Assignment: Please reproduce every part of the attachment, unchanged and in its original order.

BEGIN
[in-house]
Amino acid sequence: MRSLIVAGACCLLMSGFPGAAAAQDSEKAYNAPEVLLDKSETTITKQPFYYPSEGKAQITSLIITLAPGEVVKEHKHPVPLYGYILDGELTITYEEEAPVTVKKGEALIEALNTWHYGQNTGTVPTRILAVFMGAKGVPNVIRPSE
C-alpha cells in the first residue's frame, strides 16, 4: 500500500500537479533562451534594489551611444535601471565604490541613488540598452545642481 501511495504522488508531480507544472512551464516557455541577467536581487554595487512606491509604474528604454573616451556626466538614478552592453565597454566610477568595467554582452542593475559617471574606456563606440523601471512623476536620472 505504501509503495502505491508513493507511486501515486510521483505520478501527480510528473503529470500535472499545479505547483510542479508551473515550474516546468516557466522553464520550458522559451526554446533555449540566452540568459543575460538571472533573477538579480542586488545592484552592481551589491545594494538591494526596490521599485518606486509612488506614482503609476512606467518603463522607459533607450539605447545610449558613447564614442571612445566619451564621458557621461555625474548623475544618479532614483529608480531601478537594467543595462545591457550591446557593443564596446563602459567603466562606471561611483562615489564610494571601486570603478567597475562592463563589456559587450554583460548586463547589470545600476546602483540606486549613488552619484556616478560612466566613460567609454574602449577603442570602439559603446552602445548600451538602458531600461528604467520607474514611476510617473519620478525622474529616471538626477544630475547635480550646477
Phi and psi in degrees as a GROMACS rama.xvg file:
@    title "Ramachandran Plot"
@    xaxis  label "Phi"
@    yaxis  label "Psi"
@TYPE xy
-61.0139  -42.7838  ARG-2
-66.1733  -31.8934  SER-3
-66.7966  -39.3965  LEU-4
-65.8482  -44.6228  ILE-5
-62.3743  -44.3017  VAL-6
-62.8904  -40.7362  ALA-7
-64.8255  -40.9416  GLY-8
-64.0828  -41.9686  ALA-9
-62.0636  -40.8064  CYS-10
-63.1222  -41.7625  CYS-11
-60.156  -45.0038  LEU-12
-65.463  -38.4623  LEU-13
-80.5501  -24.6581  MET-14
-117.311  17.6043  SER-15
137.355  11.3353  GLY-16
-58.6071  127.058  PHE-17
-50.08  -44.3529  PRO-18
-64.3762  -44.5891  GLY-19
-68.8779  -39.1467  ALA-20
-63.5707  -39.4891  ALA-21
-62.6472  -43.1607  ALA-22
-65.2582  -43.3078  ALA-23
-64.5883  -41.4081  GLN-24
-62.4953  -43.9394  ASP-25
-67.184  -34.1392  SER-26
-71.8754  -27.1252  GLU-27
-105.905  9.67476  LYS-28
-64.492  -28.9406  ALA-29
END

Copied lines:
[in-house]
Amino acid sequence: MRSLIVAGACCLLMSGFPGAAAAQDSEKAYNAPEVLLDKSETTITKQPFYYPSEGKAQITSLIITLAPGEVVKEHKHPVPLYGYILDGELTITYEEEAPVTVKKGEALIEALNTWHYGQNTGTVPTRILAVFMGAKGVPNVIRPSE
C-alpha cells in the first residue's frame, strides 16, 4: 500500500500537479533562451534594489551611444535601471565604490541613488540598452545642481 501511495504522488508531480507544472512551464516557455541577467536581487554595487512606491509604474528604454573616451556626466538614478552592453565597454566610477568595467554582452542593475559617471574606456563606440523601471512623476536620472 505504501509503495502505491508513493507511486501515486510521483505520478501527480510528473503529470500535472499545479505547483510542479508551473515550474516546468516557466522553464520550458522559451526554446533555449540566452540568459543575460538571472533573477538579480542586488545592484552592481551589491545594494538591494526596490521599485518606486509612488506614482503609476512606467518603463522607459533607450539605447545610449558613447564614442571612445566619451564621458557621461555625474548623475544618479532614483529608480531601478537594467543595462545591457550591446557593443564596446563602459567603466562606471561611483562615489564610494571601486570603478567597475562592463563589456559587450554583460548586463547589470545600476546602483540606486549613488552619484556616478560612466566613460567609454574602449577603442570602439559603446552602445548600451538602458531600461528604467520607474514611476510617473519620478525622474529616471538626477544630475547635480550646477
Phi and psi in degrees as a GROMACS rama.xvg file:
@    title "Ramachandran Plot"
@    xaxis  label "Phi"
@    yaxis  label "Psi"
@TYPE xy
-61.0139  -42.7838  ARG-2
-66.1733  -31.8934  SER-3
-66.7966  -39.3965  LEU-4
-65.8482  -44.6228  ILE-5
-62.3743  -44.3017  VAL-6
-62.8904  -40.7362  ALA-7
-64.8255  -40.9416  GLY-8
-64.0828  -41.9686  ALA-9
-62.0636  -40.8064  CYS-10
-63.1222  -41.7625  CYS-11
-60.156  -45.0038  LEU-12
-65.463  -38.4623  LEU-13
-80.5501  -24.6581  MET-14
-117.311  17.6043  SER-15
137.355  11.3353  GLY-16
-58.6071  127.058  PHE-17
-50.08  -44.3529  PRO-18
-64.3762  -44.5891  GLY-19
-68.8779  -39.1467  ALA-20
-63.5707  -39.4891  ALA-21
-62.6472  -43.1607  ALA-22
-65.2582  -43.3078  ALA-23
-64.5883  -41.4081  GLN-24
-62.4953  -43.9394  ASP-25
-67.184  -34.1392  SER-26
-71.8754  -27.1252  GLU-27
-105.905  9.67476  LYS-28
-64.492  -28.9406  ALA-29